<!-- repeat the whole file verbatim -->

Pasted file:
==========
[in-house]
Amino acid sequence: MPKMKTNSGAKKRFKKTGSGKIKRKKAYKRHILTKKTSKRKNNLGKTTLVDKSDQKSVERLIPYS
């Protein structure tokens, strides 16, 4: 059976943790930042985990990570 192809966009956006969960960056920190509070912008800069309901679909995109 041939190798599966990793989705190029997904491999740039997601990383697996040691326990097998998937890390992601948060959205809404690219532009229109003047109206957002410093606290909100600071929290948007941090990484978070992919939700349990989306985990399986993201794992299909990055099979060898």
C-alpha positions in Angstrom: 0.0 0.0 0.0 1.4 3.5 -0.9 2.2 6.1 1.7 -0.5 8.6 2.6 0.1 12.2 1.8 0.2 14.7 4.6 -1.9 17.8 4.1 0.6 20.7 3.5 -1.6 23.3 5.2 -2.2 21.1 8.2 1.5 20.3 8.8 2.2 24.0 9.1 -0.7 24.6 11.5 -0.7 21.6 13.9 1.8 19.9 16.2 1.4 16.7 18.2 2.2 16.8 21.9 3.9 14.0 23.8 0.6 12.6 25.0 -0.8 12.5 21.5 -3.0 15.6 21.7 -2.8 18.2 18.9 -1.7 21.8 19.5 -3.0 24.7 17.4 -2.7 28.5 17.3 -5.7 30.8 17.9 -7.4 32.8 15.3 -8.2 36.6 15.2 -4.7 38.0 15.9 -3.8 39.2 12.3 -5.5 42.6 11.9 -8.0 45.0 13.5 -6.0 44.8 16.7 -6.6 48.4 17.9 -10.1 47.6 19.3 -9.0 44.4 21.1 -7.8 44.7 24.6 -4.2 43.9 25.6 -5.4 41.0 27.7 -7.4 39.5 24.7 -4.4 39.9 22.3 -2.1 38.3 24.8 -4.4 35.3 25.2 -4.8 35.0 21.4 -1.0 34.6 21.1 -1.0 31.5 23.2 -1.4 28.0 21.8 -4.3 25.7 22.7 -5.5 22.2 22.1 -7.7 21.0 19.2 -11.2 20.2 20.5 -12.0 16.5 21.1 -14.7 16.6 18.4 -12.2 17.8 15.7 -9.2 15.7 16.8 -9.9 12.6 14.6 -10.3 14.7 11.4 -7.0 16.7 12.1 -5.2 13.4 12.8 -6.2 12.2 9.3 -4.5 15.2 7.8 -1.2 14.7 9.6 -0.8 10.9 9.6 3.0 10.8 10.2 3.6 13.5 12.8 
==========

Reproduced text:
[in-house]
Amino acid sequence: MPKMKTNSGAKKRFKKTGSGKIKRKKAYKRHILTKKTSKRKNNLGKTTLVDKSDQKSVERLIPYS
């Protein structure tokens, strides 16, 4: 059976943790930042985990990570 192809966009956006969960960056920190509070912008800069309901679909995109 041939190798599966990793989705190029997904491999740039997601990383697996040691326990097998998937890390992601948060959205809404690219532009229109003047109206957002410093606290909100600071929290948007941090990484978070992919939700349990989306985990399986993201794992299909990055099979060898």
C-alpha positions in Angstrom: 0.0 0.0 0.0 1.4 3.5 -0.9 2.2 6.1 1.7 -0.5 8.6 2.6 0.1 12.2 1.8 0.2 14.7 4.6 -1.9 17.8 4.1 0.6 20.7 3.5 -1.6 23.3 5.2 -2.2 21.1 8.2 1.5 20.3 8.8 2.2 24.0 9.1 -0.7 24.6 11.5 -0.7 21.6 13.9 1.8 19.9 16.2 1.4 16.7 18.2 2.2 16.8 21.9 3.9 14.0 23.8 0.6 12.6 25.0 -0.8 12.5 21.5 -3.0 15.6 21.7 -2.8 18.2 18.9 -1.7 21.8 19.5 -3.0 24.7 17.4 -2.7 28.5 17.3 -5.7 30.8 17.9 -7.4 32.8 15.3 -8.2 36.6 15.2 -4.7 38.0 15.9 -3.8 39.2 12.3 -5.5 42.6 11.9 -8.0 45.0 13.5 -6.0 44.8 16.7 -6.6 48.4 17.9 -10.1 47.6 19.3 -9.0 44.4 21.1 -7.8 44.7 24.6 -4.2 43.9 25.6 -5.4 41.0 27.7 -7.4 39.5 24.7 -4.4 39.9 22.3 -2.1 38.3 24.8 -4.4 35.3 25.2 -4.8 35.0 21.4 -1.0 34.6 21.1 -1.0 31.5 23.2 -1.4 28.0 21.8 -4.3 25.7 22.7 -5.5 22.2 22.1 -7.7 21.0 19.2 -11.2 20.2 20.5 -12.0 16.5 21.1 -14.7 16.6 18.4 -12.2 17.8 15.7 -9.2 15.7 16.8 -9.9 12.6 14.6 -10.3 14.7 11.4 -7.0 16.7 12.1 -5.2 13.4 12.8 -6.2 12.2 9.3 -4.5 15.2 7.8 -1.2 14.7 9.6 -0.8 10.9 9.6 3.0 10.8 10.2 3.6 13.5 12.8 